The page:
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Poem by Gilbert Keith Chesterton

The Mystery

If sunset clouds could grow on trees
It would but match the may in flower;
And skies be underneath the seas
No topsyturvier than a shower.

If mountains rose on wings to wander
They were no wilder than a cloud;
Yet all my praise is mean as slander,
Mean as these mean words spoken aloud.

And never more than now I know
That man's first heaven is far behind;
Unless the blazing seraph's blow
Has left him in the garden blind.

Witness, O Sun that blinds our eyes,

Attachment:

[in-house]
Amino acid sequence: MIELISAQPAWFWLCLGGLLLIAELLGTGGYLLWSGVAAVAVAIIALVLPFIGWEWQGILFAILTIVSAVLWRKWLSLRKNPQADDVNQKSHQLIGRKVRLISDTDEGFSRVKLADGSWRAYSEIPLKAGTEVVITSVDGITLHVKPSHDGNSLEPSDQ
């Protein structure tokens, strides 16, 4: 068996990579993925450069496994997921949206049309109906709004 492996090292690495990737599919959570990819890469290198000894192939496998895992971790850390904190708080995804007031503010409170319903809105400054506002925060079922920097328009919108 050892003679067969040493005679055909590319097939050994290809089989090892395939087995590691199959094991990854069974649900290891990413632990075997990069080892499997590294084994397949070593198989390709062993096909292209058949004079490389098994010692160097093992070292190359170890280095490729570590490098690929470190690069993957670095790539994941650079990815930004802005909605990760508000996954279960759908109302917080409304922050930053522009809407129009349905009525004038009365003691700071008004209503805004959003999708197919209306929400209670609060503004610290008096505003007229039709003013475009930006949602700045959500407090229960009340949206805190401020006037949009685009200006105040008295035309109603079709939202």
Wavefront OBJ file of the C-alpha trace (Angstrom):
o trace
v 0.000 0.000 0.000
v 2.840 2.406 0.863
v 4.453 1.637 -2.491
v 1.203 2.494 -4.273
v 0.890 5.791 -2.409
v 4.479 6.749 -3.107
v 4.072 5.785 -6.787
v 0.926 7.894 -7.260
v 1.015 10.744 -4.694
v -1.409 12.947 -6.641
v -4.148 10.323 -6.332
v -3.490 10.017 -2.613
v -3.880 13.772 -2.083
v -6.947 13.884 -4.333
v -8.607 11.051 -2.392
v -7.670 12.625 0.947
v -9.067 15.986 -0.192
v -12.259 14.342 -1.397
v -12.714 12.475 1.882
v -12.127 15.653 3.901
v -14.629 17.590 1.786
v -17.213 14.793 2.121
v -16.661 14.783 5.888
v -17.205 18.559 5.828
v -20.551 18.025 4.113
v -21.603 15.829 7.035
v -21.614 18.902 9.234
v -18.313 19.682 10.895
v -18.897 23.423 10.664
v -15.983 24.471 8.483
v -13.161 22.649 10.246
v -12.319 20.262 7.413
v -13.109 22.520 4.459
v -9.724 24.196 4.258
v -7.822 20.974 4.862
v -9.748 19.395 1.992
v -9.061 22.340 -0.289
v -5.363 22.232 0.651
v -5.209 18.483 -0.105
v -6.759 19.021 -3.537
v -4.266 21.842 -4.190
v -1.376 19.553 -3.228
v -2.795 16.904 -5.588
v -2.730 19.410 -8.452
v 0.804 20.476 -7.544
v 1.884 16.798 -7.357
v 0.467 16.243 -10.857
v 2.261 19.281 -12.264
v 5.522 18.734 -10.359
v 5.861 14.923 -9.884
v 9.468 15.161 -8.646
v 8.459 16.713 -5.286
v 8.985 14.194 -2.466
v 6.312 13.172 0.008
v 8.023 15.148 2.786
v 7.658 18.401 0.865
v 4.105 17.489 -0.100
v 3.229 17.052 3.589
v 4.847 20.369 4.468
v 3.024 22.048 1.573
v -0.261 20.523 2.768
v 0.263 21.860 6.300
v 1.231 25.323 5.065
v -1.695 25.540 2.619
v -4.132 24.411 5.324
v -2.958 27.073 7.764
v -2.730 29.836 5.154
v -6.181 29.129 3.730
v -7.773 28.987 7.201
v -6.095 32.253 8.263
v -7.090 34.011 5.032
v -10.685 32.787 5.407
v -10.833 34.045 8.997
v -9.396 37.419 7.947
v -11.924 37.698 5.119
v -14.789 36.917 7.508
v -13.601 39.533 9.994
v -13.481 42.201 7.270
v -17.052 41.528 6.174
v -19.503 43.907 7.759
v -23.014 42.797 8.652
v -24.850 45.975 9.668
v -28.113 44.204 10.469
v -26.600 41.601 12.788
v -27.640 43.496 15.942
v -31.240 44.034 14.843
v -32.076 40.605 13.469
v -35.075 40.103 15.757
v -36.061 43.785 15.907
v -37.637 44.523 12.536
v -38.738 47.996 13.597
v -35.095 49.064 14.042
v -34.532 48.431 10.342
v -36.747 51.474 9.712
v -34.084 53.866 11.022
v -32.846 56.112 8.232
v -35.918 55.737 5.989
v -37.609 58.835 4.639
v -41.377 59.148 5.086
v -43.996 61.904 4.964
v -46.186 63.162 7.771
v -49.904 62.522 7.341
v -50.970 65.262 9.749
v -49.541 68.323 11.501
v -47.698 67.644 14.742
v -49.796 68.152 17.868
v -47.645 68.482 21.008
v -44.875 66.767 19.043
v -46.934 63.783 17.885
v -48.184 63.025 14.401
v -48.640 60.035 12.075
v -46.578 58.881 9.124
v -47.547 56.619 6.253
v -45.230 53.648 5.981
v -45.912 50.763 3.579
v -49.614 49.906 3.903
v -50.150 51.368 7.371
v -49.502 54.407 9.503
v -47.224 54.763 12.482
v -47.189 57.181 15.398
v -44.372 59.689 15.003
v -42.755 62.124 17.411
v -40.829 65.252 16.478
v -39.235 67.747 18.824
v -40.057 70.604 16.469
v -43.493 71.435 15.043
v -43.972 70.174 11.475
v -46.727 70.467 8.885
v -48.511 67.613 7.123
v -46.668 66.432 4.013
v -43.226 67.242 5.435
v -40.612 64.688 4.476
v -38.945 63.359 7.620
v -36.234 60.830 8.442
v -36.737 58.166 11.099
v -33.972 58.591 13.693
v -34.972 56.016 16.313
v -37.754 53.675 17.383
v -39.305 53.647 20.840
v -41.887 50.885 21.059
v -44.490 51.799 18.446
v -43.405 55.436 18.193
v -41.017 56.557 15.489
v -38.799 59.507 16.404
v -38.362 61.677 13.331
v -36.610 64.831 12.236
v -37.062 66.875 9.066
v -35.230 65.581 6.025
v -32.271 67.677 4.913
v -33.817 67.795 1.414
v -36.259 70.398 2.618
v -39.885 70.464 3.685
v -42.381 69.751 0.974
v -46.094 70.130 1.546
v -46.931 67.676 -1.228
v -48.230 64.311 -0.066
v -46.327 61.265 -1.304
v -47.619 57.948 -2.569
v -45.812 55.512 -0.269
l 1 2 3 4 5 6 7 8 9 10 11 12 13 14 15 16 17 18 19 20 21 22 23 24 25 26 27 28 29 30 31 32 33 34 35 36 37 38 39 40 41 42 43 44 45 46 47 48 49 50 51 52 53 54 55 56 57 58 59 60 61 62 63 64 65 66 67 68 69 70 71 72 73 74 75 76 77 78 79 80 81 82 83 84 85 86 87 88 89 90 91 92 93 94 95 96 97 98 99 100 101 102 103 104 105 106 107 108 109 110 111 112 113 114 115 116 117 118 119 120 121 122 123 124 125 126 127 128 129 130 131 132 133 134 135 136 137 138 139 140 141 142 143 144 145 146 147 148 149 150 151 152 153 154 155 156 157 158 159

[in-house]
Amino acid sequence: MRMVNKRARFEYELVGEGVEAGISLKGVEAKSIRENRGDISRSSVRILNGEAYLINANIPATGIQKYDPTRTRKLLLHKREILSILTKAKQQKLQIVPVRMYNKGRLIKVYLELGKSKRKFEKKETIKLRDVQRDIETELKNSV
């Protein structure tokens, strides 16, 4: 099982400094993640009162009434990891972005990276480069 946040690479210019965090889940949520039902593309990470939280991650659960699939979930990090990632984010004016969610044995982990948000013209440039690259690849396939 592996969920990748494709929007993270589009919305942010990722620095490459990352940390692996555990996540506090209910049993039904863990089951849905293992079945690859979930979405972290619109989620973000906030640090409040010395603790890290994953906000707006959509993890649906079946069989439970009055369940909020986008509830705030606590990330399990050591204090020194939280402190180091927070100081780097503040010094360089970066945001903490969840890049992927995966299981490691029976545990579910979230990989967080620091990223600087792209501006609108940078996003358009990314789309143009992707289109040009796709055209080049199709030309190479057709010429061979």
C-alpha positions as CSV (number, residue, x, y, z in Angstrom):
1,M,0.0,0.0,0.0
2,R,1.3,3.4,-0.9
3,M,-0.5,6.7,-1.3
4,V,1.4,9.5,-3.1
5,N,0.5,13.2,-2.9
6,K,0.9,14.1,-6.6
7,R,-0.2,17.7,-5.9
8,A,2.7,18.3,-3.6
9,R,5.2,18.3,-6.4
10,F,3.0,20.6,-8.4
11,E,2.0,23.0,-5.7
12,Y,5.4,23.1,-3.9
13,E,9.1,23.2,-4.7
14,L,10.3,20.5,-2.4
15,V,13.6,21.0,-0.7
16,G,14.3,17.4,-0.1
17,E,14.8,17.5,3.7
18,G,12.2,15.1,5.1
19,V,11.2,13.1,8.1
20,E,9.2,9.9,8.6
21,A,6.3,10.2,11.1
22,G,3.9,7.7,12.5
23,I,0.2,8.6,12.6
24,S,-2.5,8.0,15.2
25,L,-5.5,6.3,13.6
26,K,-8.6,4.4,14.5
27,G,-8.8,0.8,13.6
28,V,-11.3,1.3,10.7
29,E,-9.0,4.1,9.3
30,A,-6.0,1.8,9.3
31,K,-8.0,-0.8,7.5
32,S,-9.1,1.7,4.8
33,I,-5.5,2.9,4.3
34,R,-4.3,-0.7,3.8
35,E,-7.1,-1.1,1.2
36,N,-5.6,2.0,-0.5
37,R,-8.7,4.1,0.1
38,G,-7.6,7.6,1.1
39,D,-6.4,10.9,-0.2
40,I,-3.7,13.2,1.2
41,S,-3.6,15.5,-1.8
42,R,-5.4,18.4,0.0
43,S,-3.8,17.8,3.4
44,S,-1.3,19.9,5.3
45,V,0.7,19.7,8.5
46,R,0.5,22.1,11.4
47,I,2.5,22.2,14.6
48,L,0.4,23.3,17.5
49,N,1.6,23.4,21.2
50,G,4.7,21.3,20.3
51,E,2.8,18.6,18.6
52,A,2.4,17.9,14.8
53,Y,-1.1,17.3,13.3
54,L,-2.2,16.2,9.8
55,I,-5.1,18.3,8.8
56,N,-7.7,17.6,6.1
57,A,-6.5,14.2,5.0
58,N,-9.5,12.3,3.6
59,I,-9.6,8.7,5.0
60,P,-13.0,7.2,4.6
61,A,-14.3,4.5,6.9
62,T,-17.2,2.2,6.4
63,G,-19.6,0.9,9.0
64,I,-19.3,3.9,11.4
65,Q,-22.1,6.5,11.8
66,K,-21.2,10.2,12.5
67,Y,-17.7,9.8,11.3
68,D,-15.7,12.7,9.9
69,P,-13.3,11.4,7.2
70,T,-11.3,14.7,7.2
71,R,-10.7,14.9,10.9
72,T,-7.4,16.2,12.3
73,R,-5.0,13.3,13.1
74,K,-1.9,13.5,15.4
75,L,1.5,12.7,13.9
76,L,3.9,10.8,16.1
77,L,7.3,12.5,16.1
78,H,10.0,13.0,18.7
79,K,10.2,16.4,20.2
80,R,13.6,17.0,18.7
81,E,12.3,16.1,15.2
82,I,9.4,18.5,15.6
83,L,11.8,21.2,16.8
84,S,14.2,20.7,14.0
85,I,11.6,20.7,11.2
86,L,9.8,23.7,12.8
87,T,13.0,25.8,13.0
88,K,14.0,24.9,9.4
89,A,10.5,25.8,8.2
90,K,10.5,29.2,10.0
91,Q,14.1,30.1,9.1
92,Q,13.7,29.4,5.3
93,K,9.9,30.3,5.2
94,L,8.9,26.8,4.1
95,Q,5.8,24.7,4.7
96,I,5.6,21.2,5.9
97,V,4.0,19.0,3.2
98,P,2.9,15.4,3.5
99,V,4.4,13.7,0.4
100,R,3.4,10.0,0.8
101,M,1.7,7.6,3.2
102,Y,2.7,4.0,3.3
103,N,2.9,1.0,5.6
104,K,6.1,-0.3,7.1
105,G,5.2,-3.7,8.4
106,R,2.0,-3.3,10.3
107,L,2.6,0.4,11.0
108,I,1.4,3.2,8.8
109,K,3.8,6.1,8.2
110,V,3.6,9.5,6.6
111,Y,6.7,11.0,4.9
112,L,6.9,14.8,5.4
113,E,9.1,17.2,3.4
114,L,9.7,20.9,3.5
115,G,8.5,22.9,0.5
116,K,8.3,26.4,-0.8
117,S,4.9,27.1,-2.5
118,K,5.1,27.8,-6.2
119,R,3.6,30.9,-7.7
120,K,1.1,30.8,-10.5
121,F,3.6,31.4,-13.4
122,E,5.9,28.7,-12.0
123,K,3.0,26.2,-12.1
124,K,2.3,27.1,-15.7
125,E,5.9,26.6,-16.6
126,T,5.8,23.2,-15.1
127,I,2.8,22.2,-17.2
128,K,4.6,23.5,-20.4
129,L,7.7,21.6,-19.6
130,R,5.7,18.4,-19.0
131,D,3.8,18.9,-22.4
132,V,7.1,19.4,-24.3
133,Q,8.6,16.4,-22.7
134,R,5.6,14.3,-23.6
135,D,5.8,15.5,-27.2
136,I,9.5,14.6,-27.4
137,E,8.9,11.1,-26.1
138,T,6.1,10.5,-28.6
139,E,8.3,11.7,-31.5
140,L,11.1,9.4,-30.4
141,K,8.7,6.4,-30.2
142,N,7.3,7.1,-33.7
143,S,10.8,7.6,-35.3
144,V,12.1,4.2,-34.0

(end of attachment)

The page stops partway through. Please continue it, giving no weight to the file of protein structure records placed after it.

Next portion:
Unthinkable and unthankable King,
That though all other wonder dies
I wonder at not wondering. 

Gilbert Keith Chesterton

Gilbert Keith Chesterton's other poems:
  1. The Englishman
  2. Confessional
  3. Eternities
  4. Alliterativism
  5. This Is the Sort of Book We Like

Poems of the other poets with the same name:

  • Paul Dunbar The Mystery ("I was not; now I am--a few days hence")
  • Edward Sill The Mystery ("I NEVER know why 't is I love thee so")
  • Albert Laighton The Mystery ("I saw a wonderful light")

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